Signatures of T cell dysfunction and exclusion predict cancer immunotherapy response


Cancer treatment by immune checkpoint blockade (ICB) can bring long-lasting clinical benefits, but only a fraction of patients respond to treatment. To predict ICB response, we developed TIDE, a computational method to model two primary mechanisms of tumor immune evasion: the induction of T cell dysfunction in tumors with high infiltration of cytotoxic T lymphocytes (CTL) and the prevention of T cell infiltration in tumors with low CTL level. We identified signatures of T cell dysfunction from large tumor cohorts by testing how the expression of each gene in tumors interacts with the CTL infiltration level to influence patient survival. We also modeled factors that exclude T cell infiltration into tumors using expression signatures from immunosuppressive cells. Using this framework and pre-treatment RNA-Seq or NanoString tumor expression profiles, TIDE predicted the outcome of melanoma patients treated with first-line anti-PD1 or anti-CTLA4 more accurately than other biomarkers such as PD-L1 level and mutation load. TIDE also revealed new candidate ICB resistance regulators, such as SERPINB9, demonstrating utility for immunotherapy research.

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Fig. 1: The interaction test identifies gene signatures of T cell dysfunction.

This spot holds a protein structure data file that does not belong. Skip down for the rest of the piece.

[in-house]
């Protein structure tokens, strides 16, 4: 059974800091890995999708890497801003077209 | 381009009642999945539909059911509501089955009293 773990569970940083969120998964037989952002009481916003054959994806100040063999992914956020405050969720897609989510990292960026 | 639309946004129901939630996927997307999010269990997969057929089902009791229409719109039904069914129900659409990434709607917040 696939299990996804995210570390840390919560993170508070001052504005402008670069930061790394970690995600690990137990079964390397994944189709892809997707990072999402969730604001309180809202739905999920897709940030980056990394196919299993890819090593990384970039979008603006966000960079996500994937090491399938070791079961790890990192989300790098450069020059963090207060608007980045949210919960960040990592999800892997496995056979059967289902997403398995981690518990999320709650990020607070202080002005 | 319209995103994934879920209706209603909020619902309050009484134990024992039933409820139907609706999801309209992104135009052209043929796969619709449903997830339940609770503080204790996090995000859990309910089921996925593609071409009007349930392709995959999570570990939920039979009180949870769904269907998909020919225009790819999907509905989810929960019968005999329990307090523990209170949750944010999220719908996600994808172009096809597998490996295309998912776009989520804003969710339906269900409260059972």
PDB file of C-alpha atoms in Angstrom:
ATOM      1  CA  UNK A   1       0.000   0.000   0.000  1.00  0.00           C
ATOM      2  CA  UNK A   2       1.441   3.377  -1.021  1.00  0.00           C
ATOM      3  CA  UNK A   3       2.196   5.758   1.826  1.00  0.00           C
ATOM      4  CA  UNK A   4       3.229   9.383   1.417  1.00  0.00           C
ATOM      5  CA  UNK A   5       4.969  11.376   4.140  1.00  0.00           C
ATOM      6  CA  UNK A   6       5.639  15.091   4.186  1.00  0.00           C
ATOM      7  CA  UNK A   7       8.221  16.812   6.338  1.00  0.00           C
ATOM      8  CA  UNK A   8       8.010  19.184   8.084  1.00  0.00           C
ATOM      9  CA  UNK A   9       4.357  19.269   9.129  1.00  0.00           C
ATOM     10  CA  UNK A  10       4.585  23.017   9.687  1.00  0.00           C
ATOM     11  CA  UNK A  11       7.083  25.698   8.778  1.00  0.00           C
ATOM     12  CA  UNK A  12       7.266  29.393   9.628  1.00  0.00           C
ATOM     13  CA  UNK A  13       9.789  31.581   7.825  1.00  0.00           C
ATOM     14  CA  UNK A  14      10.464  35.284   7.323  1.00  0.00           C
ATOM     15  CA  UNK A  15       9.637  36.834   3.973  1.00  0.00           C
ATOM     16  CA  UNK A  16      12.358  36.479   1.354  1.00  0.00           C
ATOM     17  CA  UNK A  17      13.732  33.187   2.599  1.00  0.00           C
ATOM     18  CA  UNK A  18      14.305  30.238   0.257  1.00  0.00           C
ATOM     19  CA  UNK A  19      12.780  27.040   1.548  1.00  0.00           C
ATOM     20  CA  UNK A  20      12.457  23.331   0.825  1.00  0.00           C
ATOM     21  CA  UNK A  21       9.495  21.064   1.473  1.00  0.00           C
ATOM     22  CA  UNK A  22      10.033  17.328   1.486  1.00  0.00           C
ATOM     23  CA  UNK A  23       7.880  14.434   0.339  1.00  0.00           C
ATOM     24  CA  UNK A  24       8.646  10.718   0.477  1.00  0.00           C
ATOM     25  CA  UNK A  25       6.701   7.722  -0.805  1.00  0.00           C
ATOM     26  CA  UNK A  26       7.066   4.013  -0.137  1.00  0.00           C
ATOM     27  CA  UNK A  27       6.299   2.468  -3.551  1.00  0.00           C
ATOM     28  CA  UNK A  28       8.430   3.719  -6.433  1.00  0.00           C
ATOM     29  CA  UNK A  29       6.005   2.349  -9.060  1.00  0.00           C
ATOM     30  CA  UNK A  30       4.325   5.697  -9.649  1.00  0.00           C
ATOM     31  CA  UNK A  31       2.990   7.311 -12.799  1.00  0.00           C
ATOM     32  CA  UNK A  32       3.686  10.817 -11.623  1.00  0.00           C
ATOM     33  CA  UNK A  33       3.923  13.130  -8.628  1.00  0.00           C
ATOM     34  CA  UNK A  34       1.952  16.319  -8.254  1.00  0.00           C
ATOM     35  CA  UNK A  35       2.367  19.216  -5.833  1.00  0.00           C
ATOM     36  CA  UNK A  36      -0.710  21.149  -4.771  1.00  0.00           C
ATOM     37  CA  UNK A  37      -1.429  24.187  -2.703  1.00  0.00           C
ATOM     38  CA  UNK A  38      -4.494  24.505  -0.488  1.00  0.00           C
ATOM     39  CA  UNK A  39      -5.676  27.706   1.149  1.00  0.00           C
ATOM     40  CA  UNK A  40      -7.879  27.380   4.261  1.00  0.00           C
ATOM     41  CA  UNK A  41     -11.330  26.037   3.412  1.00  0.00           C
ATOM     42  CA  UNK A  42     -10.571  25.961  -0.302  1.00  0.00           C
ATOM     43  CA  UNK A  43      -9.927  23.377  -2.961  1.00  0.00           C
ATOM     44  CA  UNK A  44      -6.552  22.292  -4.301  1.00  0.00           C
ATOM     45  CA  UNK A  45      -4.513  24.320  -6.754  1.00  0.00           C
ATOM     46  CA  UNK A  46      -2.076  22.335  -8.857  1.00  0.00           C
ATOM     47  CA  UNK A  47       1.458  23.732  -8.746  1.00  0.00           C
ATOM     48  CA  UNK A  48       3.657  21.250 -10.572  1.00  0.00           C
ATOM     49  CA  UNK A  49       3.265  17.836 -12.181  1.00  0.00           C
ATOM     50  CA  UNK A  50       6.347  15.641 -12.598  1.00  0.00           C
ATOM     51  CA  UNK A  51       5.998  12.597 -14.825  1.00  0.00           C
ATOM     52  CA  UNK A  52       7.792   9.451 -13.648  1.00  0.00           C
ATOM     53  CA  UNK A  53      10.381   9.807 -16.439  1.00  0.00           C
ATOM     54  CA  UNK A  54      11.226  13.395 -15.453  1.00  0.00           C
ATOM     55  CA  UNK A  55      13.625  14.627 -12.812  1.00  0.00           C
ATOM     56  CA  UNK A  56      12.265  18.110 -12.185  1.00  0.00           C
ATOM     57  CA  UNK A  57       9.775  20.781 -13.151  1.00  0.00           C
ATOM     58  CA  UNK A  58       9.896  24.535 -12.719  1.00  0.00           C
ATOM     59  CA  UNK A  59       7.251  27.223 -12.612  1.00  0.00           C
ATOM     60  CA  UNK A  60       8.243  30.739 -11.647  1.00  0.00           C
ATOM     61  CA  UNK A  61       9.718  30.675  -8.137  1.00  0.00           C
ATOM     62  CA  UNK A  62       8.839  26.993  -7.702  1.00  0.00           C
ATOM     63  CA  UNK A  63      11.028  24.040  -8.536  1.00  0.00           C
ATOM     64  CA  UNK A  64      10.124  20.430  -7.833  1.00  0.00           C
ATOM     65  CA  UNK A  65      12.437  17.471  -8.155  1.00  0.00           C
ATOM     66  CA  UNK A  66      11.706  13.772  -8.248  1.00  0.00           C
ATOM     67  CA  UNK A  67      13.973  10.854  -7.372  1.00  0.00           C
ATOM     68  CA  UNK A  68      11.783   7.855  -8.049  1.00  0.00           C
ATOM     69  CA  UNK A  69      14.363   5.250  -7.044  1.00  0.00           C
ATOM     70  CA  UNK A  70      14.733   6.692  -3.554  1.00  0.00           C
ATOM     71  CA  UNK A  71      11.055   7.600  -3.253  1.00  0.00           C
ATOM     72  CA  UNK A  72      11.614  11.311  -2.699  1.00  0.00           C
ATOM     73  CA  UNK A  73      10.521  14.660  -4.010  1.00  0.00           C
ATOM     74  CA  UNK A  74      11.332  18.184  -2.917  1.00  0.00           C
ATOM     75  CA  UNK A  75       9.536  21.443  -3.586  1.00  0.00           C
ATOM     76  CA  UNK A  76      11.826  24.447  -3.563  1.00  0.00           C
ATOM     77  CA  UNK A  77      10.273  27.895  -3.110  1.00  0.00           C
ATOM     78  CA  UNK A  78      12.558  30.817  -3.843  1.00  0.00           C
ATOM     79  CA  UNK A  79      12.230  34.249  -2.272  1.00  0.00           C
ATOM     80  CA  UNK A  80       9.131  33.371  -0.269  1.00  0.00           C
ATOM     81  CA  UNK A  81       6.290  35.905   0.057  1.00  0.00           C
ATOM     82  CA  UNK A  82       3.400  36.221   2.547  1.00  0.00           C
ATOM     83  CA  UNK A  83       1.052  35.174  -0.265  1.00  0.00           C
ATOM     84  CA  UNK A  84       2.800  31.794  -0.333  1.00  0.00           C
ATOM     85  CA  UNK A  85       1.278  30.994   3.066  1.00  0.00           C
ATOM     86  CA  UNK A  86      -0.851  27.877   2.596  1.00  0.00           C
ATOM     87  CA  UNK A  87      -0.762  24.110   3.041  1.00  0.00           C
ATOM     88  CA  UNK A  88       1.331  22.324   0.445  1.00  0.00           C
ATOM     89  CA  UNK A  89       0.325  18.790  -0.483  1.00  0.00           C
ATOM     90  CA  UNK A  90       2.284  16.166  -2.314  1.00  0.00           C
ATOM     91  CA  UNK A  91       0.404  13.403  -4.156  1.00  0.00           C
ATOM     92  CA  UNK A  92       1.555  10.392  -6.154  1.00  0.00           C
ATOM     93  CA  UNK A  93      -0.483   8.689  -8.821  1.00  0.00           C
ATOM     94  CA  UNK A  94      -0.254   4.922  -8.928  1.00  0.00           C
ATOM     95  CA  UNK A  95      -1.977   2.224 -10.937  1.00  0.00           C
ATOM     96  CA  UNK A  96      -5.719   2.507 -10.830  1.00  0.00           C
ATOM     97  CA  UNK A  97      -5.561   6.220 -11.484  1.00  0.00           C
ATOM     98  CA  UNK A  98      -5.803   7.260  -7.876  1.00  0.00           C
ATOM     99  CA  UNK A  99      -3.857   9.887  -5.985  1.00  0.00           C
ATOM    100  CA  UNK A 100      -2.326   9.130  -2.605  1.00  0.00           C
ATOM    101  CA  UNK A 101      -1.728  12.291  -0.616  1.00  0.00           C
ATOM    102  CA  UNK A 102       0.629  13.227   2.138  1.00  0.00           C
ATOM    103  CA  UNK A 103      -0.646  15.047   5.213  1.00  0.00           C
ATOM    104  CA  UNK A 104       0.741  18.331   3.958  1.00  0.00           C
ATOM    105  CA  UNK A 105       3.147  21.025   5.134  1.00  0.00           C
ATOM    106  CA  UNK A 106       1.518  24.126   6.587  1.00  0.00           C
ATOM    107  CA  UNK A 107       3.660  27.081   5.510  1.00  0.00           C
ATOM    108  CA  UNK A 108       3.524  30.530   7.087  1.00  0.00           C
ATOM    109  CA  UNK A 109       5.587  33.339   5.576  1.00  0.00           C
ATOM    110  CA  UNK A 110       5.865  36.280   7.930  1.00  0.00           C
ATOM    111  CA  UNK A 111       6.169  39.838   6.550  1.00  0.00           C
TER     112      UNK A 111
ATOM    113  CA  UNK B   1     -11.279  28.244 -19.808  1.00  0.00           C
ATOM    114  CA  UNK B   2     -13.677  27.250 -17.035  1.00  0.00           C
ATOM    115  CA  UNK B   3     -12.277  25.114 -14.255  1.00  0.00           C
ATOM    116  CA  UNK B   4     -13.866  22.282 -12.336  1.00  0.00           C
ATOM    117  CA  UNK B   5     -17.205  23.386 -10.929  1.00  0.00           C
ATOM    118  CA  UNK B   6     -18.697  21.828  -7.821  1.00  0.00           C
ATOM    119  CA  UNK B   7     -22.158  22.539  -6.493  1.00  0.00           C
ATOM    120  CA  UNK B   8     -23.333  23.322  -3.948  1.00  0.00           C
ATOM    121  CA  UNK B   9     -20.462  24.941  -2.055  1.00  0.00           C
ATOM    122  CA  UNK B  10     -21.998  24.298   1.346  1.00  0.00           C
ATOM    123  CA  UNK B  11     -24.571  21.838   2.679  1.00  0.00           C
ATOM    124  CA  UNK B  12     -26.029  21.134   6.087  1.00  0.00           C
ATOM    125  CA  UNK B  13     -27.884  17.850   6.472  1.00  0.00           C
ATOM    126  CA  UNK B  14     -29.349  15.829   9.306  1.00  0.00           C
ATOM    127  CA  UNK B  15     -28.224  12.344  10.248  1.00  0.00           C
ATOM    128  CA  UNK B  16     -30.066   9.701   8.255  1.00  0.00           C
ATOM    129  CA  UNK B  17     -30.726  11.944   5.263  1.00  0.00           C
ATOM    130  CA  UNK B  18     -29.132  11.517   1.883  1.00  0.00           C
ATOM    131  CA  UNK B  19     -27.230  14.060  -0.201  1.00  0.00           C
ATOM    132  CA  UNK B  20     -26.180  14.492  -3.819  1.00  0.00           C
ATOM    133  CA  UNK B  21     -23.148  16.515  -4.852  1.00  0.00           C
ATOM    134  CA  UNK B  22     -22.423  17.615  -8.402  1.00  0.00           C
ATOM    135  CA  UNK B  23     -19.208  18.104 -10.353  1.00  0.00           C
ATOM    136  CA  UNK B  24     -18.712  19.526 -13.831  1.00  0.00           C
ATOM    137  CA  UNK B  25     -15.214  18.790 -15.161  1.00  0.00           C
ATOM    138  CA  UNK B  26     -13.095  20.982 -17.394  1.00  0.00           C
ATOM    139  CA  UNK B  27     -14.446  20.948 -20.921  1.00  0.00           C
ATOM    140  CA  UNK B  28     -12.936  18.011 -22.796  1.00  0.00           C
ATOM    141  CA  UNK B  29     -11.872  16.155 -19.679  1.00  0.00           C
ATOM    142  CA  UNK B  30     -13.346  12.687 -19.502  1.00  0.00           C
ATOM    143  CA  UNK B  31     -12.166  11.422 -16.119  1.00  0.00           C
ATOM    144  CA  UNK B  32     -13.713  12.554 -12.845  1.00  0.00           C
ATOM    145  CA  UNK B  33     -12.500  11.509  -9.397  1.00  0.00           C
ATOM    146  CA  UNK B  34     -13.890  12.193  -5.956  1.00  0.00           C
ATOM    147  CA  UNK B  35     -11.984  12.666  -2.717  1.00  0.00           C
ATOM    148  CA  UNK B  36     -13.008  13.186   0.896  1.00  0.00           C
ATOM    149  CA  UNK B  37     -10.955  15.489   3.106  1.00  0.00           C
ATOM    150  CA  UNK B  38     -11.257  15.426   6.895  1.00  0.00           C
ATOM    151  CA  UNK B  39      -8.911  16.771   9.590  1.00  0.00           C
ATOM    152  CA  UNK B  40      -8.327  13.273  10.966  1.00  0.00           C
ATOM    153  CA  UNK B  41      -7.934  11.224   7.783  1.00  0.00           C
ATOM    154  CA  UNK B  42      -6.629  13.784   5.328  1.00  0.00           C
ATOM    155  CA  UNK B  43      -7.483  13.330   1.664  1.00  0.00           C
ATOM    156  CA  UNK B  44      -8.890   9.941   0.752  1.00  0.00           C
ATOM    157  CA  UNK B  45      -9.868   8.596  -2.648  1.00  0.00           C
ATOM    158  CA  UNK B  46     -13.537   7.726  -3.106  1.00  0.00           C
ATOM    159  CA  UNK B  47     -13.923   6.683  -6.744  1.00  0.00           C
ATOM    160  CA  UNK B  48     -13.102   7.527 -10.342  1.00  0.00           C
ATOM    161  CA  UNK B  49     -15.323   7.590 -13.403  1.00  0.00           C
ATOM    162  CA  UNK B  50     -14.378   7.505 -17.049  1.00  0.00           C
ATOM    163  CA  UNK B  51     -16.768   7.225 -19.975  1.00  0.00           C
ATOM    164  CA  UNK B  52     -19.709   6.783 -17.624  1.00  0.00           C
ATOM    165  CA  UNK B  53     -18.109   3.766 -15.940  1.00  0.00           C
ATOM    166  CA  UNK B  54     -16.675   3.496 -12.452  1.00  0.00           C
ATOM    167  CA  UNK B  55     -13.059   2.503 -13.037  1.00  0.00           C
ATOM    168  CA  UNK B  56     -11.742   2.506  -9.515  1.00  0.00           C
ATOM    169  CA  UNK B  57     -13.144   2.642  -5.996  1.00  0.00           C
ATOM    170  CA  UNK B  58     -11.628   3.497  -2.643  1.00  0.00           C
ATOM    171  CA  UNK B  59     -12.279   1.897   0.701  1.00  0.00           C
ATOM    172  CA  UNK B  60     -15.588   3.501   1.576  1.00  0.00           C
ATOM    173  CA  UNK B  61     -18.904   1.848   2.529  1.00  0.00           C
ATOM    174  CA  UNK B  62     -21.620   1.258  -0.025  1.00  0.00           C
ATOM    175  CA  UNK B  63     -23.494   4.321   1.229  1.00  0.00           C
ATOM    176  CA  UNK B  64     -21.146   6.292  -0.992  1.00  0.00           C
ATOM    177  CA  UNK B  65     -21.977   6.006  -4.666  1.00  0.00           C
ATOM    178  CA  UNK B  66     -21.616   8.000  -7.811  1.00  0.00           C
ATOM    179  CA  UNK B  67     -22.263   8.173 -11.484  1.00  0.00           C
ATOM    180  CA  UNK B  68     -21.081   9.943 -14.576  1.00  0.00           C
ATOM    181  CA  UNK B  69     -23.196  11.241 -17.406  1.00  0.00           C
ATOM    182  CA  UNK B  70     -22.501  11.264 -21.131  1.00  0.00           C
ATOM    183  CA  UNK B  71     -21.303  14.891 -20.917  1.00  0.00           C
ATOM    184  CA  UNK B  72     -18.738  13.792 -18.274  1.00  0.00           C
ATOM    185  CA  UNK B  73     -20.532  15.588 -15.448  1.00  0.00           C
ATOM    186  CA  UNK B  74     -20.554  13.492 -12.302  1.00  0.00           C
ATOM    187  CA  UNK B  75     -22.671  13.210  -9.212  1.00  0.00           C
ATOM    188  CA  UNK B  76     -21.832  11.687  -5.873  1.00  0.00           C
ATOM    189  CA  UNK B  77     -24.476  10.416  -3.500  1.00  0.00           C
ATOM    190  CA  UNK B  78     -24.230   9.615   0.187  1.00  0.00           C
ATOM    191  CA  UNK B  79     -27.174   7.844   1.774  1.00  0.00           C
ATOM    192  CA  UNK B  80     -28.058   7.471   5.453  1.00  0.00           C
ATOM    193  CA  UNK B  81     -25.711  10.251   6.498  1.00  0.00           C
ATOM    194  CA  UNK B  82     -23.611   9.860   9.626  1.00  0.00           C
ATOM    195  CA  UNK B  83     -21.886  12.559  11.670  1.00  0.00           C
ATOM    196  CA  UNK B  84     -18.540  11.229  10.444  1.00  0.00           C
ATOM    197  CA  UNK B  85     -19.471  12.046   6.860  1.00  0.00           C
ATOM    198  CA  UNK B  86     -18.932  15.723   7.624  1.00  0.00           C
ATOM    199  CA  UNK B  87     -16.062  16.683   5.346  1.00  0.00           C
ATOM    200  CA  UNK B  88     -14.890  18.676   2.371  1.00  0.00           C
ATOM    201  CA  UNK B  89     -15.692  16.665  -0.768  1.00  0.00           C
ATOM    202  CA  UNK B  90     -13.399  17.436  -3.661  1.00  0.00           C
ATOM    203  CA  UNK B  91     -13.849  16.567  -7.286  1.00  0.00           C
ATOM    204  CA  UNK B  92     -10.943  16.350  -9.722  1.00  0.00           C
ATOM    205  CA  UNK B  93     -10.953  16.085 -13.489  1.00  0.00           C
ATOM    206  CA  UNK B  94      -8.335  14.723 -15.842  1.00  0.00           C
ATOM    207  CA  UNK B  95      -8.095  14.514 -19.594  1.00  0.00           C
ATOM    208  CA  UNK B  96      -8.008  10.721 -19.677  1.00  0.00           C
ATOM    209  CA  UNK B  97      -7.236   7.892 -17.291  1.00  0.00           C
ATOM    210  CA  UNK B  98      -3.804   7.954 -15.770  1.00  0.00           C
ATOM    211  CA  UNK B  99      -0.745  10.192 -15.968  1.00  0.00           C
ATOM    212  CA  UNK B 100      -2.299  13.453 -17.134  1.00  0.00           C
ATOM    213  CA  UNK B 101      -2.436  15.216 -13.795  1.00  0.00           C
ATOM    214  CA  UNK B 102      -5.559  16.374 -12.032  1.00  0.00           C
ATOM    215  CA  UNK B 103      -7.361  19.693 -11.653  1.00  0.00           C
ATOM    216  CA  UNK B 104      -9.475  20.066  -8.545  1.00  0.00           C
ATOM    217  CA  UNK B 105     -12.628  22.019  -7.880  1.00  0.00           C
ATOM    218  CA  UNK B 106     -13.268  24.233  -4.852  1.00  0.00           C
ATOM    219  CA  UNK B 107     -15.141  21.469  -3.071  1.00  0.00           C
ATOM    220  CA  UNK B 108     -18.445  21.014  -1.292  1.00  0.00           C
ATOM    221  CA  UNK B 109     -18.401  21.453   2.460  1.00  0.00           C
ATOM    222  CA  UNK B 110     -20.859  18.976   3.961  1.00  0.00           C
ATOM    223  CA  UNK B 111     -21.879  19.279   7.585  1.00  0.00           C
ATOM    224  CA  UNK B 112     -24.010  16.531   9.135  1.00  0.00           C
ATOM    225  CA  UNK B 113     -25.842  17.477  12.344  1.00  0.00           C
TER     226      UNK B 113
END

Fig. 2: T cell dysfunction signatures are consistent with published signatures of tumor immune evasion.
Fig. 3: Immunosuppressive cell expression models gene signatures of T cell exclusion.
Fig. 4: TIDE signatures predict ICB immunotherapy response.
Fig. 5: Validation of SERPINB9 as a regulator of tumor immune escape.


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The research was supported by the Cancer Immunologic Data Commons (1U24CA224316-01) grant of the National Cancer Institute (NCI), the Pathway to Independence Award (1K99CA218900-01) grant of NCI (to P.J.), the Specialized Center (1P50CA206963-01) grant of NCI (to G.J.F.), and the Breast Cancer Research Foundation (to X.S.L.). D.P. is a Cancer Research Institute/Robertson Foundation Fellow.

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P.J., K.W.W. and X.S.L. designed the study and wrote the manuscript. P.J. carried out the computational works. S.G., D.P., Z.L. and N.T. carried out the experimental validation. P.J. and J.F. developed the website. A.S., X.H., X.B., B.L, J.L., G.J.F. and M.A.B. participated in discussions.

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Correspondence to Kai W. Wucherpfennig or X. Shirley Liu.

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Competing interests

X.S.L. is a cofounder and board member of GV20 Oncotherapy, a scientific advisor of 3DMedCare and a paid consultant for Genentech. K.W.W. is a member of the scientific advisory board for TCR2 and Nextech; he serves as a consultant for Novartis. The laboratory of K.W.W. received sponsored research funding from Astellas Pharma Inc.

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Jiang, P., Gu, S., Pan, D. et al. Signatures of T cell dysfunction and exclusion predict cancer immunotherapy response. Nat Med 24, 1550–1558 (2018).

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